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Many countries are utilising such therapies as one method of HIV prevention
Richens et al question whether the development of guidelines for the provision of post-exposure prophylaxis following sexual exposure (PEPSE) will cause harm, based on three areas of concern: doubts over efficacy, possible effects on sexual behaviour, and cost.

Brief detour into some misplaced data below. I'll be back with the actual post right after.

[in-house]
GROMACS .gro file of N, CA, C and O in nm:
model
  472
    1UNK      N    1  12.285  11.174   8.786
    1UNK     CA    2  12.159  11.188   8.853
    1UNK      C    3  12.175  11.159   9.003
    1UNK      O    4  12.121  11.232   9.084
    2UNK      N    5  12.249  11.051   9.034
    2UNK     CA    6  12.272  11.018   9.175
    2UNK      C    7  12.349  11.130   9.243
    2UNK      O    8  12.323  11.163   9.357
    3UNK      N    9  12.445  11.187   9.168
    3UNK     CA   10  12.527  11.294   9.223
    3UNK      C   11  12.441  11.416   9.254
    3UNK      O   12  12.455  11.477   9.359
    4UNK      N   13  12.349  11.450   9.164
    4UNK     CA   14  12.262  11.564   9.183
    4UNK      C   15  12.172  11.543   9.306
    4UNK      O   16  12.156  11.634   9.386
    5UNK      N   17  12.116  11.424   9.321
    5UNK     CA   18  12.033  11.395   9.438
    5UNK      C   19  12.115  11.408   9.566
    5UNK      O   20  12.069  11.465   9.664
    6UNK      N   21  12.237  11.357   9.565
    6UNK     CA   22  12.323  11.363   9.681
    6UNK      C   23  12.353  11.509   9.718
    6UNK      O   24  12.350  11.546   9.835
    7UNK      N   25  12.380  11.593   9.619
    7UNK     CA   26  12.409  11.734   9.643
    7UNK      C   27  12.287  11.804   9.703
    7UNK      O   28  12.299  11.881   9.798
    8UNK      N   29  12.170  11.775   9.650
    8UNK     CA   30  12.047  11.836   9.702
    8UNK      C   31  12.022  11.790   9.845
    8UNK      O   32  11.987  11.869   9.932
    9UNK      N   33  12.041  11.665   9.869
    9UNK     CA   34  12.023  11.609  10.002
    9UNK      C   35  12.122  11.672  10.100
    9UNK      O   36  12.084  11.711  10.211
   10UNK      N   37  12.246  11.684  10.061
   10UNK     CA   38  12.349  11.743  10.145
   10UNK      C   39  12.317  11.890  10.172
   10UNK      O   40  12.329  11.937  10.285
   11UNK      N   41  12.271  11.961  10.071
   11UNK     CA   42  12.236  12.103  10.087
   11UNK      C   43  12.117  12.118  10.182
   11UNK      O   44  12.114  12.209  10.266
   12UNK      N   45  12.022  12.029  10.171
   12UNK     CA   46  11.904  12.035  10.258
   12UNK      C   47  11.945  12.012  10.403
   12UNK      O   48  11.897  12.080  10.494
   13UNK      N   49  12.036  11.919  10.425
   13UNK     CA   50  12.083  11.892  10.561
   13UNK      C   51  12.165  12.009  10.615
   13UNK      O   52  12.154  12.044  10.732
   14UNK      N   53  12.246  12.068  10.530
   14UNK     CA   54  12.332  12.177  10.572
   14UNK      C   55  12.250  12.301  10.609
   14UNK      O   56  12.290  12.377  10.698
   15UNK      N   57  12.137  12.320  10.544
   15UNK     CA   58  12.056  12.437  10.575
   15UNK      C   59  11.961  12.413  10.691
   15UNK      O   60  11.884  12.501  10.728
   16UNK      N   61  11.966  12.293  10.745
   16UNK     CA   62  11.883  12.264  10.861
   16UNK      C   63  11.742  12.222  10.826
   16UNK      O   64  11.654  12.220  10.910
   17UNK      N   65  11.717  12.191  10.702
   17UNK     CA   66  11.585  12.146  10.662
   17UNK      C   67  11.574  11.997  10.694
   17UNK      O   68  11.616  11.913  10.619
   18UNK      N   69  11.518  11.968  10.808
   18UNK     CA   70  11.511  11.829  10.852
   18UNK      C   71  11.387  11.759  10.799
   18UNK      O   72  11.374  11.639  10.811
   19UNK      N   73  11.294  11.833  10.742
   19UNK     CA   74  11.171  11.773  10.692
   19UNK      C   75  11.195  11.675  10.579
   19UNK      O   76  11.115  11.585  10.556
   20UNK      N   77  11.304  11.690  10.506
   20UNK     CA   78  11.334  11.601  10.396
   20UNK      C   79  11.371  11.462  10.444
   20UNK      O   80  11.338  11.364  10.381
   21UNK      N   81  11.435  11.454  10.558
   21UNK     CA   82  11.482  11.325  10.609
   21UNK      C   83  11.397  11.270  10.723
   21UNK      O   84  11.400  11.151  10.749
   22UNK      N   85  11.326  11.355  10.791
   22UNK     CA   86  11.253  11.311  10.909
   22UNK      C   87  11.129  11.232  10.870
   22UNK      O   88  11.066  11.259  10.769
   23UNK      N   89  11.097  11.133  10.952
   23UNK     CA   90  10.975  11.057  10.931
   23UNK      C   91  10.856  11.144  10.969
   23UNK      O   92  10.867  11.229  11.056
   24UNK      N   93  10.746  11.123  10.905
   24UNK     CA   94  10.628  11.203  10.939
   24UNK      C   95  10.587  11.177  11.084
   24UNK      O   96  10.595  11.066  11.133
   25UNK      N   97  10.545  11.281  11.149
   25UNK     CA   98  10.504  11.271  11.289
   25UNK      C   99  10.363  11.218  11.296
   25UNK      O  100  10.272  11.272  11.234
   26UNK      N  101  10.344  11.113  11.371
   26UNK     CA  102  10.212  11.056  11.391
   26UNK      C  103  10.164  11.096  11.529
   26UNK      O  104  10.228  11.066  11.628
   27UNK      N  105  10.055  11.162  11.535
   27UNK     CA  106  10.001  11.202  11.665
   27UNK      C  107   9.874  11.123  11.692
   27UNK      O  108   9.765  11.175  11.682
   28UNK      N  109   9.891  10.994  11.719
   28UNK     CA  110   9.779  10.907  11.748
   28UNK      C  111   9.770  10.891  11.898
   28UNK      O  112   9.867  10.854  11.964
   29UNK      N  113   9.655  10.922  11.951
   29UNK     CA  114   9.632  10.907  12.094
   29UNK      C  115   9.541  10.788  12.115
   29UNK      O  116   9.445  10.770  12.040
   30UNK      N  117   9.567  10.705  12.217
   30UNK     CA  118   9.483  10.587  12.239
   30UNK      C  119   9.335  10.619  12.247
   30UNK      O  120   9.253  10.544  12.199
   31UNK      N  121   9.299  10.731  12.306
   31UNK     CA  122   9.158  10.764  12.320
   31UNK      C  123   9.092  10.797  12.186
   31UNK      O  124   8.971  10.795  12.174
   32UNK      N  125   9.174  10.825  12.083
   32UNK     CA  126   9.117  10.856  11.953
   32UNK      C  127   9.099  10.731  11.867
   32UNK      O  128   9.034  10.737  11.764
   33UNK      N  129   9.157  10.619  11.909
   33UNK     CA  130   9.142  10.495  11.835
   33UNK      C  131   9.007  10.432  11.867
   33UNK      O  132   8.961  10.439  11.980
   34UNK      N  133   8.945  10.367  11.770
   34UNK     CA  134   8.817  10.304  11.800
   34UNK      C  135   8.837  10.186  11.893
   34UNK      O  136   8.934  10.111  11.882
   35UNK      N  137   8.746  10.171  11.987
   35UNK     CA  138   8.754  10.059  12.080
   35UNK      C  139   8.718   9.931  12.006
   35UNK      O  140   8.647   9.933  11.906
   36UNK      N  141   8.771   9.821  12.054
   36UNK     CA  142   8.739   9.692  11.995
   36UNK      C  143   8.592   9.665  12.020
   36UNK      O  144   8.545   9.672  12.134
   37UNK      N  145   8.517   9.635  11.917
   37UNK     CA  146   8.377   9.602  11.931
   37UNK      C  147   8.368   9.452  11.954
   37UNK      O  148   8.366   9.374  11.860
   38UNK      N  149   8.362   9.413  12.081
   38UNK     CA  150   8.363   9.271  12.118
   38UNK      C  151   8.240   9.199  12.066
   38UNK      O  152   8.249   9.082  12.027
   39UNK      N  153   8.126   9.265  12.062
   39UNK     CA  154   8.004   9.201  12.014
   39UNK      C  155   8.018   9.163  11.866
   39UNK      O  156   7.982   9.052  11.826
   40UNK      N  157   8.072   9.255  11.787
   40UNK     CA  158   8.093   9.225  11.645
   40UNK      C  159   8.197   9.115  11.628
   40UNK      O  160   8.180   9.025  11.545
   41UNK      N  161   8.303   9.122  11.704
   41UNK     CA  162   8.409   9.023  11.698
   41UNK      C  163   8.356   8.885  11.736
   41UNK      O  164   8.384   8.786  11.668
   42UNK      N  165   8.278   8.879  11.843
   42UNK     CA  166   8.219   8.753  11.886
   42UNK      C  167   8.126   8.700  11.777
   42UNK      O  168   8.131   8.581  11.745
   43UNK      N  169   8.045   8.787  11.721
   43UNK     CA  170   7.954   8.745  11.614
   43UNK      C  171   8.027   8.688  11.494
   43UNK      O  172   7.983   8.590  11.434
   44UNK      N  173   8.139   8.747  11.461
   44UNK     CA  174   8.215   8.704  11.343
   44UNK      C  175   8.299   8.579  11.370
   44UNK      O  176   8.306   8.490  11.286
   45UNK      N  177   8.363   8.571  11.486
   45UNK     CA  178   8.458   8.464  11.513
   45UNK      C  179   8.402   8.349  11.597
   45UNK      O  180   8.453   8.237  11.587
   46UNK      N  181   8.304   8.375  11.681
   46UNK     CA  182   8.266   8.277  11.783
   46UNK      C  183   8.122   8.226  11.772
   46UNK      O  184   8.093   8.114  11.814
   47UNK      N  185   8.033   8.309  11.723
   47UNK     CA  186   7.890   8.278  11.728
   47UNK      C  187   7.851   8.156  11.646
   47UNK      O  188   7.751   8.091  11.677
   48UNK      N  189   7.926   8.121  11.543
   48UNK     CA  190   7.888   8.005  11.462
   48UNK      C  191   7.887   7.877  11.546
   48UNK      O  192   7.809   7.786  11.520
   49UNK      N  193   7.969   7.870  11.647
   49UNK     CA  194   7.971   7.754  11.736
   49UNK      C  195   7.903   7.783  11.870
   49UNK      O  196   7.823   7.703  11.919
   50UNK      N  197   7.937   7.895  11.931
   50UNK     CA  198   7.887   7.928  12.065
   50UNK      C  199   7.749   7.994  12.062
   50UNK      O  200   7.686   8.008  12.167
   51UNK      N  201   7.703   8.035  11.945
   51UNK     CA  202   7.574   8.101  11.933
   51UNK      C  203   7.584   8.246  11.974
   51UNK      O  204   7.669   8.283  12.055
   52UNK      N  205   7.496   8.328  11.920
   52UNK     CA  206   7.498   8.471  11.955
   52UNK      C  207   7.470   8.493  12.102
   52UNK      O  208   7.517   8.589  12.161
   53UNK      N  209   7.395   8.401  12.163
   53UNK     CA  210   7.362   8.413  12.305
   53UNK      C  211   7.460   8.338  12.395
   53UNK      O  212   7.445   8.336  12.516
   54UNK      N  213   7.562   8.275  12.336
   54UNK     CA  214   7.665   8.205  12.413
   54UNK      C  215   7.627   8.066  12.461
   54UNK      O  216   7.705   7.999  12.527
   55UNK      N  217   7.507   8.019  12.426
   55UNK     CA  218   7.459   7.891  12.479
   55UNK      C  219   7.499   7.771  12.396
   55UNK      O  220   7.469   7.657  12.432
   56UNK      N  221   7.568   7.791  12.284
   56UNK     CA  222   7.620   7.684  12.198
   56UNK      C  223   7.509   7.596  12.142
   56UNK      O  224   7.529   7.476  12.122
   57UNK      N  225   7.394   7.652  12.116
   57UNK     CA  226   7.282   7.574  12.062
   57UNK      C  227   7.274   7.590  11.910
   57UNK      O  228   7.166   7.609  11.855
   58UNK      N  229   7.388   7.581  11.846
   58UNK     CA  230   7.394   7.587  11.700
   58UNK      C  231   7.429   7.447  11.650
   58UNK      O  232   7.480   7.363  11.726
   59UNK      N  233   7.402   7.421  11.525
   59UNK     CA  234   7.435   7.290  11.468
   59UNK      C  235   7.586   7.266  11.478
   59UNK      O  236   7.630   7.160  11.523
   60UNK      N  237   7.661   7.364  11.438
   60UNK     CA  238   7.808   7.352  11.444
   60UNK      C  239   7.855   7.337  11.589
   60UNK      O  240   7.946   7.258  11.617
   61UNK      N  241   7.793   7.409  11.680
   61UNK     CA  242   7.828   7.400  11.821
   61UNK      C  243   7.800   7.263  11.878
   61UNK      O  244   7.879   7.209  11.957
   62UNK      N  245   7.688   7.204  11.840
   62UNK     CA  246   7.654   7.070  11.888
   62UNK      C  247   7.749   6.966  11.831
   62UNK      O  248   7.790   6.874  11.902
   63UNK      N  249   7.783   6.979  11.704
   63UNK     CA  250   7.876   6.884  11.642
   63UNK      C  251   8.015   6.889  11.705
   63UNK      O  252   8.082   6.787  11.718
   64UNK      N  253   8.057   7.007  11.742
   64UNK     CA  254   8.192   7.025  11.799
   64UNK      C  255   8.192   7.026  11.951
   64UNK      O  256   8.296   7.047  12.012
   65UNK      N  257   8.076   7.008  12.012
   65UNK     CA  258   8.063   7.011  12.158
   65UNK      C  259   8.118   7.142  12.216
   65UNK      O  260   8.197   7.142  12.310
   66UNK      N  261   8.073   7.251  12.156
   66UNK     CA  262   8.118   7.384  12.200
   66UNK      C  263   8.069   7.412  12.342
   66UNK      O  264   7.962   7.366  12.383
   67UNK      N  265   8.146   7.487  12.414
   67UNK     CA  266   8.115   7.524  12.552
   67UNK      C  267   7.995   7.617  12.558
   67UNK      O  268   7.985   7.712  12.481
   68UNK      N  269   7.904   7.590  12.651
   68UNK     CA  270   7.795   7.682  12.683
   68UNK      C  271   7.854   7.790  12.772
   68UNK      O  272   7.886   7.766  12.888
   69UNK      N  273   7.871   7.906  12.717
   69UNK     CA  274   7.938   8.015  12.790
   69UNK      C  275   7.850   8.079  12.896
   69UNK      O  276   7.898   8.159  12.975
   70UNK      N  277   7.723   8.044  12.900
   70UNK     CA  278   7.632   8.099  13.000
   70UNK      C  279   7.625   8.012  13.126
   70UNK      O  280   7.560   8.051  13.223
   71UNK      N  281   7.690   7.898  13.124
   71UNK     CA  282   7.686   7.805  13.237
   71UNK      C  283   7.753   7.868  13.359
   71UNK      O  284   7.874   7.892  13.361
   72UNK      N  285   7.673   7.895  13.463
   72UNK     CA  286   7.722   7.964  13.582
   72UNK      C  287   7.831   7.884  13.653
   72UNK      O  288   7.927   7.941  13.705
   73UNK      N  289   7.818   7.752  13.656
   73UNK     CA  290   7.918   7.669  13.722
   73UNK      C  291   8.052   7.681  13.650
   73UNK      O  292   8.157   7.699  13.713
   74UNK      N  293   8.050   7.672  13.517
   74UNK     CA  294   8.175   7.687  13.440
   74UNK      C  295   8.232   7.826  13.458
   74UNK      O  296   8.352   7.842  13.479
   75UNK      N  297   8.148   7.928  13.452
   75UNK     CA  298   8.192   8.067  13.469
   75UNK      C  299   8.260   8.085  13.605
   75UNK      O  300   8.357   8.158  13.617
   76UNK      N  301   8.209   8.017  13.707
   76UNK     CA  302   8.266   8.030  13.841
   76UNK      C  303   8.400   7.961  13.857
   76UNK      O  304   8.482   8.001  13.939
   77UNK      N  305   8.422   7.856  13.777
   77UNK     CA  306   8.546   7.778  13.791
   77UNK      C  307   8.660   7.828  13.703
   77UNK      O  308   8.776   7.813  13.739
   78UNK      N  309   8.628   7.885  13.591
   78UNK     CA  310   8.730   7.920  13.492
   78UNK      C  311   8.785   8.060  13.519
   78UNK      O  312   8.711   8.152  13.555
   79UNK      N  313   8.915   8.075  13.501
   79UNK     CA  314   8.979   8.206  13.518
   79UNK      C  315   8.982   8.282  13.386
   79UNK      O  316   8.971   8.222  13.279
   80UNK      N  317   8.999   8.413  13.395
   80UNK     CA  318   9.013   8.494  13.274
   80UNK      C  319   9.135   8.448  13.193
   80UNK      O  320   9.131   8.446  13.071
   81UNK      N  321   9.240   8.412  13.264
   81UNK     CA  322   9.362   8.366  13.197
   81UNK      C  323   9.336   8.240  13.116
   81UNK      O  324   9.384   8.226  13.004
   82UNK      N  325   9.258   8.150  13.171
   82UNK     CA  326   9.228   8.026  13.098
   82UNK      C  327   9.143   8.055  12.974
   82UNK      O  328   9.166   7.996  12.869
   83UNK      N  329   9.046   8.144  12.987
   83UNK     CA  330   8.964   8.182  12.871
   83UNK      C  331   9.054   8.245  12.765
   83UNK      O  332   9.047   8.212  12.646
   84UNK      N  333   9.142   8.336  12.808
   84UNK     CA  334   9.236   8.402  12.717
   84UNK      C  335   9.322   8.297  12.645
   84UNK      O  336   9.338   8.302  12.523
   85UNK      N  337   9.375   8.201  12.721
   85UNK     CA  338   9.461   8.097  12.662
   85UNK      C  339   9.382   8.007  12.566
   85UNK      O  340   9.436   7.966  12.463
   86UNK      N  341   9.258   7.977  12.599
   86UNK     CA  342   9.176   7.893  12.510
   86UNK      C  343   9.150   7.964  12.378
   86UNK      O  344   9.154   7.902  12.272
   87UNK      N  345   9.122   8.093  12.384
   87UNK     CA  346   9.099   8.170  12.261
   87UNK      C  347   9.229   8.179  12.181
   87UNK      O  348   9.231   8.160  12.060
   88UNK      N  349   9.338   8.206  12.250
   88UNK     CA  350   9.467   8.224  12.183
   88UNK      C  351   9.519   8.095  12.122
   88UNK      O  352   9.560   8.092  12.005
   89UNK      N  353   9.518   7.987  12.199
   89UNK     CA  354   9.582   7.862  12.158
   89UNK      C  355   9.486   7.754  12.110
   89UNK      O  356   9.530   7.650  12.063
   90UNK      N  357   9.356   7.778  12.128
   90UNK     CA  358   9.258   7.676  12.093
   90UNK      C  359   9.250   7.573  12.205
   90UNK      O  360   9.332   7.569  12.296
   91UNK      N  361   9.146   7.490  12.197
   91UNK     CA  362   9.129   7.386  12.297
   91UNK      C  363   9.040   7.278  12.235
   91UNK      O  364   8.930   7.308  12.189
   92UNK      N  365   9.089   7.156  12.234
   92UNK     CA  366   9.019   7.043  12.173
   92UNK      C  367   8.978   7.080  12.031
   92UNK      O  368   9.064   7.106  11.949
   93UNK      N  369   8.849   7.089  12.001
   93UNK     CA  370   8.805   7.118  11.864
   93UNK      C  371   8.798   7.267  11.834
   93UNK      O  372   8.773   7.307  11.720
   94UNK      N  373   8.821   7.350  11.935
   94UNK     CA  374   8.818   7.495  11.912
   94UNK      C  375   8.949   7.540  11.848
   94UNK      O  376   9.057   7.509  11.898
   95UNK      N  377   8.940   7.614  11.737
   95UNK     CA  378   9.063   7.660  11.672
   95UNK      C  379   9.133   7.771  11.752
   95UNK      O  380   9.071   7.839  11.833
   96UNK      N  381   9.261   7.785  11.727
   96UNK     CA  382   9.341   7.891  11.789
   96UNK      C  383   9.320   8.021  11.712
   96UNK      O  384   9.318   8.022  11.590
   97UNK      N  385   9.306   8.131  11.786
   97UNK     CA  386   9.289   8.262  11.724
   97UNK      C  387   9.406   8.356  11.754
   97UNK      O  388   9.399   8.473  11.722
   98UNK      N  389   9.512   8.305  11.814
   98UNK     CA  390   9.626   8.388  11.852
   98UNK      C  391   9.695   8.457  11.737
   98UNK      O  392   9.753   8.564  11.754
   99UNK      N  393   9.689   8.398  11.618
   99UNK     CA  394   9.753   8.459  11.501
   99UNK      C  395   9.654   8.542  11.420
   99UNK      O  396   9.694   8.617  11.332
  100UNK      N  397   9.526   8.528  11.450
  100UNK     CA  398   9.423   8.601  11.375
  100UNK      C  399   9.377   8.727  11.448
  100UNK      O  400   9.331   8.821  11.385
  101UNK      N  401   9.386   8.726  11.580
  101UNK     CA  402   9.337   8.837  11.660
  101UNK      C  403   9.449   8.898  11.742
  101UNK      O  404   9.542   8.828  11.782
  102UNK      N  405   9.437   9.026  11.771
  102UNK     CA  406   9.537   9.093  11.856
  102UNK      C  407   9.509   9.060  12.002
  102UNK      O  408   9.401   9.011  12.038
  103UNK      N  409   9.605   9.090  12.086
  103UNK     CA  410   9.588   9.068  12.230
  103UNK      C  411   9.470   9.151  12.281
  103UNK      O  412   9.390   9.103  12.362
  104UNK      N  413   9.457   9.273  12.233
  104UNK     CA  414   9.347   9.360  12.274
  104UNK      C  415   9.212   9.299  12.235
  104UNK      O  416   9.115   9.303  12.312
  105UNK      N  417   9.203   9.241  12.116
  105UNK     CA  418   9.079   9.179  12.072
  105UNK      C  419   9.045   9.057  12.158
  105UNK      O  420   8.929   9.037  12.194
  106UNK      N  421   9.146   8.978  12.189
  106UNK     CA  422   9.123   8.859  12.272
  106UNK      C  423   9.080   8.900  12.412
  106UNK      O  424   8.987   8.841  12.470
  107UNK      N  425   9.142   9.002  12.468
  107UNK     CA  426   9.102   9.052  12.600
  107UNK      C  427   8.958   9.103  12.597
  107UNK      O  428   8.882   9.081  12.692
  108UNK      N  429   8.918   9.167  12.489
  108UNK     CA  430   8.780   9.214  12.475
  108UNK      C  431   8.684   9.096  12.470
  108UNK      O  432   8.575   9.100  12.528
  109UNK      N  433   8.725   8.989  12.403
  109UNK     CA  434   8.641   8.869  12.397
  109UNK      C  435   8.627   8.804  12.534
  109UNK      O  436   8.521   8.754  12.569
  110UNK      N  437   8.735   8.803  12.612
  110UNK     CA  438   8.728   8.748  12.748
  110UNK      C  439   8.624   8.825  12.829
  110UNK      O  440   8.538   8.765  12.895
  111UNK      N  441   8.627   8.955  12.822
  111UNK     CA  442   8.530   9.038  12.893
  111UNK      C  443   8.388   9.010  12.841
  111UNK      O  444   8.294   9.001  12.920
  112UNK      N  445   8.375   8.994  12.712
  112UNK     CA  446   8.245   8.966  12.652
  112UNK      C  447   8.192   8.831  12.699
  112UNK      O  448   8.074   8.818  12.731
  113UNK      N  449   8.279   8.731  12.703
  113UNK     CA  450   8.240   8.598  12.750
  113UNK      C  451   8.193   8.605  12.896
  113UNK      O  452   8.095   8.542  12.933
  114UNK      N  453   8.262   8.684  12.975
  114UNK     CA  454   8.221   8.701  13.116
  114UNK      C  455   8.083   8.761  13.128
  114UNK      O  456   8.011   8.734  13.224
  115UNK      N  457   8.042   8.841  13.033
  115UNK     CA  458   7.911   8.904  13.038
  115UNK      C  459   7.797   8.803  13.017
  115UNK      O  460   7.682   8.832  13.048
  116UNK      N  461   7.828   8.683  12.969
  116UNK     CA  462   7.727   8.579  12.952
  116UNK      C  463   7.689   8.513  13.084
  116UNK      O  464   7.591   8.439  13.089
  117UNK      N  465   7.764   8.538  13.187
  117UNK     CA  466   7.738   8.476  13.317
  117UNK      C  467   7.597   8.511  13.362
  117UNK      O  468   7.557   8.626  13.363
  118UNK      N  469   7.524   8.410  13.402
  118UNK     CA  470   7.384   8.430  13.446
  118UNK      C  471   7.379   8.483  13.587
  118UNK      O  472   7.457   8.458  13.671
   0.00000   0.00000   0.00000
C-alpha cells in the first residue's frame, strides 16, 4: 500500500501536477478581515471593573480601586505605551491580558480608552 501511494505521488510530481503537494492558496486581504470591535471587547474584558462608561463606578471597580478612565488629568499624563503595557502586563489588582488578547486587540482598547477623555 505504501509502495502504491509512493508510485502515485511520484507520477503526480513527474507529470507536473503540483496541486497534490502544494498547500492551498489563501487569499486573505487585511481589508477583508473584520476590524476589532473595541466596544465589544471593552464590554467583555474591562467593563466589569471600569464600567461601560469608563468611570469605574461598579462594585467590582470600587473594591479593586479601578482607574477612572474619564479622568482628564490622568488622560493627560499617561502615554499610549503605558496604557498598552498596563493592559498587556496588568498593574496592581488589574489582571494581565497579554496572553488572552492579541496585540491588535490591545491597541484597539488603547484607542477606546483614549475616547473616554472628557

The efficacy of PEPSE has yet to be determined in a robust fashion. As Richens et al observe, data to support the UK1 (and other) guidelines have been drawn from animal models, vertical transmission studies, retrospective data from healthcare workers exposed to HIV, and prospective (unrandomised) studies in men who have sex with men (MSM),2 and individuals following sexual assault.3 In the latter two case-controlled studies HIV seroconversion in PEPSE recipients was 0.6% and 0% compared to 4.2% and 2.7% in controls, supporting its putative efficacy. It is highly unlikely that a prospective randomised study to address the fundamental question of efficacy would be possible (given the numbers involved to achieve sufficient power) or acceptable from an individual or ethical perspective. Whether the absence of such data should result in a failure to offer a potentially beneficial intervention is questionable. Although we live in an era where evidence based medicine is the holy grail, the majority of medical interventions are not supported by high levels of robust evidence from randomised studies. The provision of PEP to healthcare workers following actual or potential exposure to HIV is open to similar criticisms, but the routine adoption of PEP in this setting is not questioned by Richens et al, nor indeed by UK or other national policies. This is despite a marked difference in risk of transmission involved in comparing these scenarios. For example, the risk to a healthcare worker following a needlestick injury …